Books, travel

History

Kilmartin

Such a fun time in Argyll today. The early cloud cover burned away so, by the time we arrived at Kilmartin glen it was brèagha!

I must admit, I was a smidge disappointed by the valley. I had been led (perhaps by my own, fevered imagination) to expect a landscape bristling with megaliths.  In fact there are just a handful of visible sites.  Much of the archeology is more subtle than I had imagined. Nonetheless, it is a beautiful place and we had a fine time.

On the way back we stopped at Dunadd fort.  This was the capital of the first Scots kingdom, Dál Riata.

Dunadd

Apparently a king of Dál Riata would place his foot into this hollow in the rock, thereby demonstrating his oneness with the land… or something.  Of the 3 persons on the hill today mine was the only foot to fit the hollow.  So, obviously, I declared myself King of Scots.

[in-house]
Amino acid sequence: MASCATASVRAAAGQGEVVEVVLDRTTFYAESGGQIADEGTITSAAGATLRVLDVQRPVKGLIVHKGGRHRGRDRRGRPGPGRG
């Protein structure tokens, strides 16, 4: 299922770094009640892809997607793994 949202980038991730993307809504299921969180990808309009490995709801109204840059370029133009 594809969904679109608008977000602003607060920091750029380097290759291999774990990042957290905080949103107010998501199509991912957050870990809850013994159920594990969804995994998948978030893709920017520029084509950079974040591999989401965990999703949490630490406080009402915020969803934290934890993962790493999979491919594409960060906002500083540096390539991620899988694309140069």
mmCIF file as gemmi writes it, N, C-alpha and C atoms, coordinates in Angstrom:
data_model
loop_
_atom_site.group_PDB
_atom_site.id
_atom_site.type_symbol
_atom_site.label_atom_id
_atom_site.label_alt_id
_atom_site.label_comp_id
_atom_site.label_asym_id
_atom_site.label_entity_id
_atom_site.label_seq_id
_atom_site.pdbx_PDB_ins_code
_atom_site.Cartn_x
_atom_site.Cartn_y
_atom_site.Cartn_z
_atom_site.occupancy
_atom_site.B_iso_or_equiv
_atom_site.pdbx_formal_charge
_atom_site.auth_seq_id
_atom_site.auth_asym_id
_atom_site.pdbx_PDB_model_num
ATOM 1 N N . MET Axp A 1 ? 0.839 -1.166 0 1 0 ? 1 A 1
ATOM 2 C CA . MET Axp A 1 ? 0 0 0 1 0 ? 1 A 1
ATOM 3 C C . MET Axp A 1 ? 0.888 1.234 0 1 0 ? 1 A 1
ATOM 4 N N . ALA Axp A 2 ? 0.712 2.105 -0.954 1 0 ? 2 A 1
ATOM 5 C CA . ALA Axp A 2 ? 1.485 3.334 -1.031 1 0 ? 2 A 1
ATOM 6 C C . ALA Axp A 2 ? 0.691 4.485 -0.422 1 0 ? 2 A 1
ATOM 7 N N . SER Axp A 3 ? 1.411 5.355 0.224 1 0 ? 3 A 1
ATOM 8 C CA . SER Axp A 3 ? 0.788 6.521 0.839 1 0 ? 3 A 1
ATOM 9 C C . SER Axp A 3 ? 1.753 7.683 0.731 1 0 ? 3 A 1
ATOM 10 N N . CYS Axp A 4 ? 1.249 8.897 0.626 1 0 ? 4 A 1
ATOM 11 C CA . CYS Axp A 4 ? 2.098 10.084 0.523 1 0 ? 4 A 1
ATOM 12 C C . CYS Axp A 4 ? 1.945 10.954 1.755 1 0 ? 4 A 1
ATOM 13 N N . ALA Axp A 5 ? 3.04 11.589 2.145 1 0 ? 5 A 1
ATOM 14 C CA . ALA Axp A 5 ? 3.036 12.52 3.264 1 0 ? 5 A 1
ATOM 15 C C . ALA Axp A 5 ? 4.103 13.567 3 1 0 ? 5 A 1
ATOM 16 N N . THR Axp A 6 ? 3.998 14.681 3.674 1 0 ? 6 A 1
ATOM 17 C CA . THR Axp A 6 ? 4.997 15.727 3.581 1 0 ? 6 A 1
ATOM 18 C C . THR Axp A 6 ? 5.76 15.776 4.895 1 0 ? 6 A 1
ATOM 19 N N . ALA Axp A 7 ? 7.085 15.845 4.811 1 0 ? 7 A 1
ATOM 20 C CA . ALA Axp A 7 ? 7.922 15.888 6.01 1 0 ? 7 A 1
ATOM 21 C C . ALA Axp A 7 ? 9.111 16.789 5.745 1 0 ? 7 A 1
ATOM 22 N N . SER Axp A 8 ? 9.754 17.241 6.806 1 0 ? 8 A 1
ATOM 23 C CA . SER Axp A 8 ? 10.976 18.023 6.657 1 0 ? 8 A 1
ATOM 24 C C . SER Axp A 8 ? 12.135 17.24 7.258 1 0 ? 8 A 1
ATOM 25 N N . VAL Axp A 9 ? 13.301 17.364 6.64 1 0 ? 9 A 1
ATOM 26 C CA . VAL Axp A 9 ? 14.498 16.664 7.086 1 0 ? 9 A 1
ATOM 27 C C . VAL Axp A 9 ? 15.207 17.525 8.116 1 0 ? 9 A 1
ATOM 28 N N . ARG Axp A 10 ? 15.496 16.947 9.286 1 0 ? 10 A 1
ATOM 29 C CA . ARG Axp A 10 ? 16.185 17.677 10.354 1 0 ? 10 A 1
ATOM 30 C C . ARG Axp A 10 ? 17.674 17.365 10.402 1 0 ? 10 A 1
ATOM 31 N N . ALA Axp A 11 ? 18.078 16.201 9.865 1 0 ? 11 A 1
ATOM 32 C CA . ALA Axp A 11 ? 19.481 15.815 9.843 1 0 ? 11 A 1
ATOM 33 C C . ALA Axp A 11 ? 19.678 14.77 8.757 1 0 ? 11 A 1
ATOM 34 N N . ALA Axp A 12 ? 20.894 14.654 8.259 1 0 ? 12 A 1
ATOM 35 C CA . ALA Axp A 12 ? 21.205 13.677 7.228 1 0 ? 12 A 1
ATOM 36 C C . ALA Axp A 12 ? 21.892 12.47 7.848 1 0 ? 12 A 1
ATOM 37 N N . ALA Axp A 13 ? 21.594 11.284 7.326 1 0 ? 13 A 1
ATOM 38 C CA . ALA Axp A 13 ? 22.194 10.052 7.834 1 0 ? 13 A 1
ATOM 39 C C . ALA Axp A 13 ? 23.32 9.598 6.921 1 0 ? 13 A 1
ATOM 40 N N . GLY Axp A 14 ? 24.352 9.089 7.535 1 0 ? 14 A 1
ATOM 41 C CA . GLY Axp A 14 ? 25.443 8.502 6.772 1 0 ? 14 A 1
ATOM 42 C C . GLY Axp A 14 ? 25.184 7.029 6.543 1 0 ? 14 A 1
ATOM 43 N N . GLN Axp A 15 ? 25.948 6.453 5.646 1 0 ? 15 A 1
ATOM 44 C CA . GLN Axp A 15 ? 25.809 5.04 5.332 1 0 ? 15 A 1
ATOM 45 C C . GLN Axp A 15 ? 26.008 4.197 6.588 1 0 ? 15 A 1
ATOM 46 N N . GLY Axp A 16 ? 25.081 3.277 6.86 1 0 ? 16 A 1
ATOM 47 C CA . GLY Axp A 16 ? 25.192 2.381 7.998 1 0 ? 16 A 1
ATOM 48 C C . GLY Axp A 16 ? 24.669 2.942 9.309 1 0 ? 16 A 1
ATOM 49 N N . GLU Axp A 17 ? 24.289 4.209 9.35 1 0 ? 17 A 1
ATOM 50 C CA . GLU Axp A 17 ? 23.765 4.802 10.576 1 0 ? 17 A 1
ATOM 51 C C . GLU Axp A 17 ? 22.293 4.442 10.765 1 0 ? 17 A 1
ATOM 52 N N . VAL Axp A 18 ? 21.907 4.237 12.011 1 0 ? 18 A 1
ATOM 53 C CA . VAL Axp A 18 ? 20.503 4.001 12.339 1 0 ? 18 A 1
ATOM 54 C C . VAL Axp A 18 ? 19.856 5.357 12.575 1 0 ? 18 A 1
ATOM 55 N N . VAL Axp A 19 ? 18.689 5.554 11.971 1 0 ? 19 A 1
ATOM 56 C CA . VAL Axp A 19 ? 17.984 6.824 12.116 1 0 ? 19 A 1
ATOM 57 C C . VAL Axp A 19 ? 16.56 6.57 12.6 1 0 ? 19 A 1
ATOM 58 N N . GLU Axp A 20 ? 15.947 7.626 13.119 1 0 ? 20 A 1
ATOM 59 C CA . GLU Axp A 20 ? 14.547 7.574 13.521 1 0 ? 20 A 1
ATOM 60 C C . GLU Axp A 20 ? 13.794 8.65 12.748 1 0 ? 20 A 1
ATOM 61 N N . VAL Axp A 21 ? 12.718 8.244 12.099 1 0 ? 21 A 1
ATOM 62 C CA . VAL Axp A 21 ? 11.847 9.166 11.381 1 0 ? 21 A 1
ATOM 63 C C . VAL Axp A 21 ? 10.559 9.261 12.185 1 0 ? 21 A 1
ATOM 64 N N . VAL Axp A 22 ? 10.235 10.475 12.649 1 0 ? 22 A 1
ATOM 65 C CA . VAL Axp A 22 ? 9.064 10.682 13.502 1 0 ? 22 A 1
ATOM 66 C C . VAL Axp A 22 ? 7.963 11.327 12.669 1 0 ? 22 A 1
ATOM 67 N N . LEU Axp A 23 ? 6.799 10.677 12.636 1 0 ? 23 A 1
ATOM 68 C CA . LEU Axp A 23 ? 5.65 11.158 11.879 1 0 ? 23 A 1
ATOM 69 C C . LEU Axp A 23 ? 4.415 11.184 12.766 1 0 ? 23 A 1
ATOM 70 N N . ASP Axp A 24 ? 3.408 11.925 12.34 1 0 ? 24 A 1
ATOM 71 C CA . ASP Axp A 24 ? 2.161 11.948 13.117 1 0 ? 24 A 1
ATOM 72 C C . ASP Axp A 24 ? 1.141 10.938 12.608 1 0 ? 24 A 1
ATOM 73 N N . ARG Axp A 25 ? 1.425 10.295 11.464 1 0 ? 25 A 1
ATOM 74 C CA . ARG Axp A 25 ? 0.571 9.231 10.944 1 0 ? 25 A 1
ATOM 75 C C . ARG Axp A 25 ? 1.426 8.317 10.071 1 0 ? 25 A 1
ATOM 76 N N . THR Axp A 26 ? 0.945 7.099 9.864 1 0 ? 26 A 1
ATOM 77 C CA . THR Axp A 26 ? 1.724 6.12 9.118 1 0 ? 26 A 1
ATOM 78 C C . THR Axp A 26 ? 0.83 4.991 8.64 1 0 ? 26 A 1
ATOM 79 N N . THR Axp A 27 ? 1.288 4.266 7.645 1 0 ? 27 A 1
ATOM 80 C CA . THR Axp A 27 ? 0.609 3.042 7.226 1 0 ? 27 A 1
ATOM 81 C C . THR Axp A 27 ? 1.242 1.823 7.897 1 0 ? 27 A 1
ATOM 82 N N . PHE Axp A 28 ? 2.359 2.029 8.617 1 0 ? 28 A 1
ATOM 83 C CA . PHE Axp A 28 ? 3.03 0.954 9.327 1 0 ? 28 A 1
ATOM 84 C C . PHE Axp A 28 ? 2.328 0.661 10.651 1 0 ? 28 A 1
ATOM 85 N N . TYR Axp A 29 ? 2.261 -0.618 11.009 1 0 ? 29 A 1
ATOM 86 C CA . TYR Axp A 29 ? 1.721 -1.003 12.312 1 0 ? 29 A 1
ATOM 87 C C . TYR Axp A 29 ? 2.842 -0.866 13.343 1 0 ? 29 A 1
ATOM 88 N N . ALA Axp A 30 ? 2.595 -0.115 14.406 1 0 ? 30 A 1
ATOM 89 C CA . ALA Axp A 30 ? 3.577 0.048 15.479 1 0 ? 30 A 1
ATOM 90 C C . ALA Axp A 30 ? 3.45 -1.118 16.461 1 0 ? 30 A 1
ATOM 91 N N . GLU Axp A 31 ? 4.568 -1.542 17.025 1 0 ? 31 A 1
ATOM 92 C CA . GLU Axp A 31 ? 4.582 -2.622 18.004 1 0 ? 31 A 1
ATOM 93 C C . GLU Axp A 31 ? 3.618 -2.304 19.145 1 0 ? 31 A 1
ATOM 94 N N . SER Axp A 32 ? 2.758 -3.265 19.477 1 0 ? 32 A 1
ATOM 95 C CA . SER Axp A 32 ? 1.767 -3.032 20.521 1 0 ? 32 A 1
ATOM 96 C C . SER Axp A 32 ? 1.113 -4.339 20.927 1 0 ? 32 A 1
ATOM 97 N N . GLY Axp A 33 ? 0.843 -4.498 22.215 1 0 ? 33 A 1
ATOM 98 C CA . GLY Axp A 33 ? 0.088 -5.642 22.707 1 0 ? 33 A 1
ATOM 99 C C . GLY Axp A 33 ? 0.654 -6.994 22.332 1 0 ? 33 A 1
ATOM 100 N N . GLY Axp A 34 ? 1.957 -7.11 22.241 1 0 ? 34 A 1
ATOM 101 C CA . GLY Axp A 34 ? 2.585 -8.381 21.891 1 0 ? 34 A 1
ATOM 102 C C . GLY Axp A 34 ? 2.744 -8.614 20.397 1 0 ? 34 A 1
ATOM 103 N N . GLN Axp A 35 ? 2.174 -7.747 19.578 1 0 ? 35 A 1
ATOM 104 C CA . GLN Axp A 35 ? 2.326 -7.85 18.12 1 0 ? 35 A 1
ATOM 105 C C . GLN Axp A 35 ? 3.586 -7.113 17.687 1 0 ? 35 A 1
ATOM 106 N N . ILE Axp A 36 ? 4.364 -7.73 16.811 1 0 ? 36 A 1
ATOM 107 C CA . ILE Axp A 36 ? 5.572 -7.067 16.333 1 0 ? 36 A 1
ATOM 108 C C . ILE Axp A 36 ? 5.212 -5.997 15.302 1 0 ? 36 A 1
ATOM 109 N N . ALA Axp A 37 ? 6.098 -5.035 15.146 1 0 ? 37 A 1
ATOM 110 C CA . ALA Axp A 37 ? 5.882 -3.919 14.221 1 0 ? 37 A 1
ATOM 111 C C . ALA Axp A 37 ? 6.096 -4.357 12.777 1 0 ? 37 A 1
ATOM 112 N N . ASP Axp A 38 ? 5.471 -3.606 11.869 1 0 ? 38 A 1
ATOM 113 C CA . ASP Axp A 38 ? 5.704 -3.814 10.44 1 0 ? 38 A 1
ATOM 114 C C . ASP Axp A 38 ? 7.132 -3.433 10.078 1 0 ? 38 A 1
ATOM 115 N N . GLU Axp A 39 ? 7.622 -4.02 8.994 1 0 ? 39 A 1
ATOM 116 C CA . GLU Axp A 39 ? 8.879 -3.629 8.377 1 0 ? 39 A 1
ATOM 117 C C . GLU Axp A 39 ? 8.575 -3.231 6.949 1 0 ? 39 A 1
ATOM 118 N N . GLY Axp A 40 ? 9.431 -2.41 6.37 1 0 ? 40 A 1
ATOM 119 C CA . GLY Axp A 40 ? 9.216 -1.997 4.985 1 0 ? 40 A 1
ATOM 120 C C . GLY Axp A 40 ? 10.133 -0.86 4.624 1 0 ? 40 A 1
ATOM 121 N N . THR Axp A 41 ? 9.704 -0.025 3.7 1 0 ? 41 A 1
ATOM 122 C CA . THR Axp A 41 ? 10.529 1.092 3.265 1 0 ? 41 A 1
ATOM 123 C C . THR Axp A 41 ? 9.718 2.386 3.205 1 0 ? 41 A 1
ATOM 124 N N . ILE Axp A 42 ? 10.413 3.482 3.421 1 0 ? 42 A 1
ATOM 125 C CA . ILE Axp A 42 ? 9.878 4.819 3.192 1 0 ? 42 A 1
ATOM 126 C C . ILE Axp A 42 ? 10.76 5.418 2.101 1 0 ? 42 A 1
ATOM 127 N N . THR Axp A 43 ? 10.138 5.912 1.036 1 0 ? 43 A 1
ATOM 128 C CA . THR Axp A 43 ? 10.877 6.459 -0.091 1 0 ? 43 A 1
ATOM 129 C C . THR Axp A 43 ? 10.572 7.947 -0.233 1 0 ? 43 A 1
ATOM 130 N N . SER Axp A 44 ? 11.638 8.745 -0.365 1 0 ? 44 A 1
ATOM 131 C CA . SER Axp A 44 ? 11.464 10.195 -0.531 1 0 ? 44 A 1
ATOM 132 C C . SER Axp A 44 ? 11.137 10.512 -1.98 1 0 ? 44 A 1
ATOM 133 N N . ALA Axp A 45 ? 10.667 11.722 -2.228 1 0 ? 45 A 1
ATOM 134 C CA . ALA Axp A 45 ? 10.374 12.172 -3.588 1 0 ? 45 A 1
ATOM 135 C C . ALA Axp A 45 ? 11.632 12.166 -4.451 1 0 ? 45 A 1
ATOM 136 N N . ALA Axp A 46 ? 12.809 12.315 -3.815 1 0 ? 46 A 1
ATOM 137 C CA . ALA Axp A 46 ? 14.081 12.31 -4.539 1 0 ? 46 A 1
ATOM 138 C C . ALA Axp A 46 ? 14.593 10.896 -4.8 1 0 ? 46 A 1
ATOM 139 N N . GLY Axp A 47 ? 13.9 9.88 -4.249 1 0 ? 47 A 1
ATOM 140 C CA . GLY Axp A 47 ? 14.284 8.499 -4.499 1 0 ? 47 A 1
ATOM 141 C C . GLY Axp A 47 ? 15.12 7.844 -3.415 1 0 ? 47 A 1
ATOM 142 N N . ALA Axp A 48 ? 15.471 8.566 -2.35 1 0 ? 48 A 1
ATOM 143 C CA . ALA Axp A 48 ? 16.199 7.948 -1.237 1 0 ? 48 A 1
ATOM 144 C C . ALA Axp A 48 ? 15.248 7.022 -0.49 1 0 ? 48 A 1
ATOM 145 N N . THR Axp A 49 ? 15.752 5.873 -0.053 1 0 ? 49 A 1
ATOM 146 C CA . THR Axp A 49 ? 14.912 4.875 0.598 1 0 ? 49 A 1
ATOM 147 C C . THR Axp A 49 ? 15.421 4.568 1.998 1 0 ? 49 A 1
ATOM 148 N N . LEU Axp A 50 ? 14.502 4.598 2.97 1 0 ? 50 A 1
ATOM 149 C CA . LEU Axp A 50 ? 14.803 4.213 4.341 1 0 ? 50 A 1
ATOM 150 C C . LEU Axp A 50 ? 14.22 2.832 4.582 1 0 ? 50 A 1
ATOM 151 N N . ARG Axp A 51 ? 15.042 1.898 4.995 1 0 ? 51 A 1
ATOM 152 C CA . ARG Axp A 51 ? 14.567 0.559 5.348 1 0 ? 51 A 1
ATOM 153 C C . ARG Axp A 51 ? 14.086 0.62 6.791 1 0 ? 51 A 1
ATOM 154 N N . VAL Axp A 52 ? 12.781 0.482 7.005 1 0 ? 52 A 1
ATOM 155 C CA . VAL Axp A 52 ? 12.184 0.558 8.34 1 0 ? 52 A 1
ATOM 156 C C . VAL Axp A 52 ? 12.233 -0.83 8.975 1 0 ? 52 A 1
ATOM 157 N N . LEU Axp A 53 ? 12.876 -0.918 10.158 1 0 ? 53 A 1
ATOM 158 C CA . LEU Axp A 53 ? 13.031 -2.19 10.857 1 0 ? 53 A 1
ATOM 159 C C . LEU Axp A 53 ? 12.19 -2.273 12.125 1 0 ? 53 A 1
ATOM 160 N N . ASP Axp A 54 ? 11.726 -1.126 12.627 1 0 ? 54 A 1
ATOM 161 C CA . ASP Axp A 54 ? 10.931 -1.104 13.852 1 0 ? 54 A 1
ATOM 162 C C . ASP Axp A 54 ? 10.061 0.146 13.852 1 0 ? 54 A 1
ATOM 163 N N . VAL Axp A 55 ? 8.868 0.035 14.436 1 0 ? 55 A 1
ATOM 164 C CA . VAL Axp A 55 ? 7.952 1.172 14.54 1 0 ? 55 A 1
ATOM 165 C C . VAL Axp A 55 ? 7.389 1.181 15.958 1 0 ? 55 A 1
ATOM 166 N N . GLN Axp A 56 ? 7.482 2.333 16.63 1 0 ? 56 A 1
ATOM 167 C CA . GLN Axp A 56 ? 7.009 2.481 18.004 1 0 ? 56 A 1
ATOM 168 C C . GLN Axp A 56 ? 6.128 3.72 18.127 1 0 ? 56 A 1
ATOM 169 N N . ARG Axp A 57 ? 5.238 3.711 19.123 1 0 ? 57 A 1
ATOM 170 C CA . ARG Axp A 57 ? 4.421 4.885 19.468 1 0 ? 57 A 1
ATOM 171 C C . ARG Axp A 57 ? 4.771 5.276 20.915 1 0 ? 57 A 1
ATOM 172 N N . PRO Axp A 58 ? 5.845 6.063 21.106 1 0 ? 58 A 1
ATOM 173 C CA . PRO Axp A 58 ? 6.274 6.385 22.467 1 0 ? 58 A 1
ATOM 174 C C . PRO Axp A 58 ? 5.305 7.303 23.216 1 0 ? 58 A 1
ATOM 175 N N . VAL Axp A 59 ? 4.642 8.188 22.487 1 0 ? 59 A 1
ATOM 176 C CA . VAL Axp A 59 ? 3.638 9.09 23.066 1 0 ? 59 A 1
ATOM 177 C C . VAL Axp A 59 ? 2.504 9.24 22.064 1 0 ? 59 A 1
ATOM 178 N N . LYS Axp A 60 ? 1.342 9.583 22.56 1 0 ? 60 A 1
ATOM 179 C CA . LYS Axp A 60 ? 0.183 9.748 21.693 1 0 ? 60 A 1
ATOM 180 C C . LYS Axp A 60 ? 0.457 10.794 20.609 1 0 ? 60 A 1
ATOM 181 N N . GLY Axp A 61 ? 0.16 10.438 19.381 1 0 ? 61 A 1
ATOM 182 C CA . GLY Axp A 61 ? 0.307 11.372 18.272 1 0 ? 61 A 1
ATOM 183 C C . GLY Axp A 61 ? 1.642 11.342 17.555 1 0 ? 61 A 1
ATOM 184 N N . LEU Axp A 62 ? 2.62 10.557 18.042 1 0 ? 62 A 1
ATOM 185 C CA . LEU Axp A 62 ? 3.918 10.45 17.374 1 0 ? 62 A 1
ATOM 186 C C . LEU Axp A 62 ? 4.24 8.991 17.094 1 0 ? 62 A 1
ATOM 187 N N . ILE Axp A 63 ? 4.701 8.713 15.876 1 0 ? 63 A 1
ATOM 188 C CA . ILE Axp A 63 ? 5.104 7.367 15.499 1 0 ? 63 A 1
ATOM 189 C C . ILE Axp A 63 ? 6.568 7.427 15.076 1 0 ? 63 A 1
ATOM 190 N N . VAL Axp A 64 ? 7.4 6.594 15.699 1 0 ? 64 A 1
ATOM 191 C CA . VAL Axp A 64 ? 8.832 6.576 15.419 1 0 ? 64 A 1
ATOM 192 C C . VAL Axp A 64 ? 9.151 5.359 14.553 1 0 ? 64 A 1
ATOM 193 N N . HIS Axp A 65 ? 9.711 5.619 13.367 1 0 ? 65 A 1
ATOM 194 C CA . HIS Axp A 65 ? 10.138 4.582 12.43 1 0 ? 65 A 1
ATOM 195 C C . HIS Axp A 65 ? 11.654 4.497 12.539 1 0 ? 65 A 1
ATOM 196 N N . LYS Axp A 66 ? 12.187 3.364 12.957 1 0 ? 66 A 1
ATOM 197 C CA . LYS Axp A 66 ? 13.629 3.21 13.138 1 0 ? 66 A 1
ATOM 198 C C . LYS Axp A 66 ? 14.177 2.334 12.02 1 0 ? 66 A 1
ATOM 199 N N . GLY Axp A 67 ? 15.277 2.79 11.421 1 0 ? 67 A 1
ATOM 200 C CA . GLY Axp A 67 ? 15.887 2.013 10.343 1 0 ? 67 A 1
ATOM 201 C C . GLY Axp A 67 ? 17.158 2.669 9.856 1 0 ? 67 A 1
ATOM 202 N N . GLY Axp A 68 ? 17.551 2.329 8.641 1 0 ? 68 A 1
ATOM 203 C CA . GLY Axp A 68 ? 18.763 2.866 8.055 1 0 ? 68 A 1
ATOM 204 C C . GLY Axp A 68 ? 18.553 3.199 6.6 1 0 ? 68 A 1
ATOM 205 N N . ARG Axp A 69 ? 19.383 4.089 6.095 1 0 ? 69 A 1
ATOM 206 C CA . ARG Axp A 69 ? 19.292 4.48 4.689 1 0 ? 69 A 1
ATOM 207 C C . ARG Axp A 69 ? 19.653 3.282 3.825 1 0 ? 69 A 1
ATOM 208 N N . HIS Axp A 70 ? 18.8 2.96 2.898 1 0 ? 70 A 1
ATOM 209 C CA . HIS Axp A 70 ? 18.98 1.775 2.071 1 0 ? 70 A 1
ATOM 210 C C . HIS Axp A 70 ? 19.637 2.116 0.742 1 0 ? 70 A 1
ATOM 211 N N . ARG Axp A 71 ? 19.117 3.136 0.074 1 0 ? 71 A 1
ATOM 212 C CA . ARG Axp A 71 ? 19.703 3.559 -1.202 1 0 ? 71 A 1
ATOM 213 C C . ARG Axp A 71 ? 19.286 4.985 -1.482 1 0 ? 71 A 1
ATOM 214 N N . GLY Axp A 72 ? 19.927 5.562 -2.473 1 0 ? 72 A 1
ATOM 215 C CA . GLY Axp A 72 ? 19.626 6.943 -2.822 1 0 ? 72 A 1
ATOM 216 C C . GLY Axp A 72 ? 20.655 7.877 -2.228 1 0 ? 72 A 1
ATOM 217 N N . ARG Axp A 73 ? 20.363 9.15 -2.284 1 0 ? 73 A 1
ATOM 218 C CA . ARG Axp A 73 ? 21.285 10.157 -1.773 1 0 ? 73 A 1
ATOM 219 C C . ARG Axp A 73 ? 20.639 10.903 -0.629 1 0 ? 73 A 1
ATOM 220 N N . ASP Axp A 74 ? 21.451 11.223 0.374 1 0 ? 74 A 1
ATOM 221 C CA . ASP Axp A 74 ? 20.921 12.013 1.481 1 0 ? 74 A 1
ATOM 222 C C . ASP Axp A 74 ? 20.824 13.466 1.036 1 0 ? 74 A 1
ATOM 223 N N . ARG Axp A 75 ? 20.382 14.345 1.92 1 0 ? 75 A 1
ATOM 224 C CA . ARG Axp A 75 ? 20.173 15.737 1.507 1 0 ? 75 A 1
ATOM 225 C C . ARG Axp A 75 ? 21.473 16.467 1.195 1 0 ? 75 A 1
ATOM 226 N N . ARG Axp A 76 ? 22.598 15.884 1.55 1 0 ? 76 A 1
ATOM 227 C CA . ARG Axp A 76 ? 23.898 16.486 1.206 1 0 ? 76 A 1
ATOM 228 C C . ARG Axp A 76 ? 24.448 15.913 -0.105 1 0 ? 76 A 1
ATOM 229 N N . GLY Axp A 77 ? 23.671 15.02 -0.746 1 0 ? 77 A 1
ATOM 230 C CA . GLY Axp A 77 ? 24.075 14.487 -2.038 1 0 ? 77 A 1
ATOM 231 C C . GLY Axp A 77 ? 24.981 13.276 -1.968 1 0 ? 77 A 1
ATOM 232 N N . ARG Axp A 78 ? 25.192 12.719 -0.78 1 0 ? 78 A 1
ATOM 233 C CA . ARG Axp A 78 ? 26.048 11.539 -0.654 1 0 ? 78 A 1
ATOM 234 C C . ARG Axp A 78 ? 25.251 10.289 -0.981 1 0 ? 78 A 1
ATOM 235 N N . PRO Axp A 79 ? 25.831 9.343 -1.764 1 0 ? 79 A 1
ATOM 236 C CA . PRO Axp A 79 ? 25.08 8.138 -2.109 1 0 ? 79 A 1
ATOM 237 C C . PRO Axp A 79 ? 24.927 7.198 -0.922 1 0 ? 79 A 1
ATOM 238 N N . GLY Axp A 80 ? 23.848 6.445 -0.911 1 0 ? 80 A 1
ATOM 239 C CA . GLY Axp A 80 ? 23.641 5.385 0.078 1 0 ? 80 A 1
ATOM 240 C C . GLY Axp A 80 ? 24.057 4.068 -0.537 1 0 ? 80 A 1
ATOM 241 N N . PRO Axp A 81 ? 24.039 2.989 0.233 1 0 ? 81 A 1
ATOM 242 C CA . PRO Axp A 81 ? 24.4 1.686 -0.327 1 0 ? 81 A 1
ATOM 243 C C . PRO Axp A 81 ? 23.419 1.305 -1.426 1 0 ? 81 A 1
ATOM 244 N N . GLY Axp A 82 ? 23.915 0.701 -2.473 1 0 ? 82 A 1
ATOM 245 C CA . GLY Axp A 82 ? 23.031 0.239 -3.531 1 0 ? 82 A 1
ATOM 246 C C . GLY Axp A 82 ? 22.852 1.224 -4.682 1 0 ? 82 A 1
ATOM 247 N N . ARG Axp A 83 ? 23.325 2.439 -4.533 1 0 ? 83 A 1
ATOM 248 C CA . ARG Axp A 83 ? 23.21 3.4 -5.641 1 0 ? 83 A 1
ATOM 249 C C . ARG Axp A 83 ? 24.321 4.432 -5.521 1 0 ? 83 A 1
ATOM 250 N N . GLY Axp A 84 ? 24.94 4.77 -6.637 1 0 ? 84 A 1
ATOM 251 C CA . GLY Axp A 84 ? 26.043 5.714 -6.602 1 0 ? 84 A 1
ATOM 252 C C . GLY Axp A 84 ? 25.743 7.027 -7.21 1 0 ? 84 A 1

A certain of my subjects suggested that, as a person of the female variety, I could not be king!  I at once pronounced him a treasonous blackguard and ordered him dispatched by one of the messy but effective methods beloved of my forebears.  Just in time I realised he was my ride home and granted his reprieve.

Inveraray

Lastly, we returned to Inveraray where we had spied the sublime Vital Spark on our outward journey.  On arrival we stopped only to take sustenance (in the form of a mighty fine fish tea) before wandering round to the shores of Loch Fyne to view the boat where she was moored.

So enamoured was I by the ship (and by Teo’s impersonation of her captain, Para Handy) I was compelled to purchase a copy of Neil Monro’s stories: “There iss not a finer nor a faster vessel than the Fital Spark in the tred; she iss chust sublime” as Para Handy would say.

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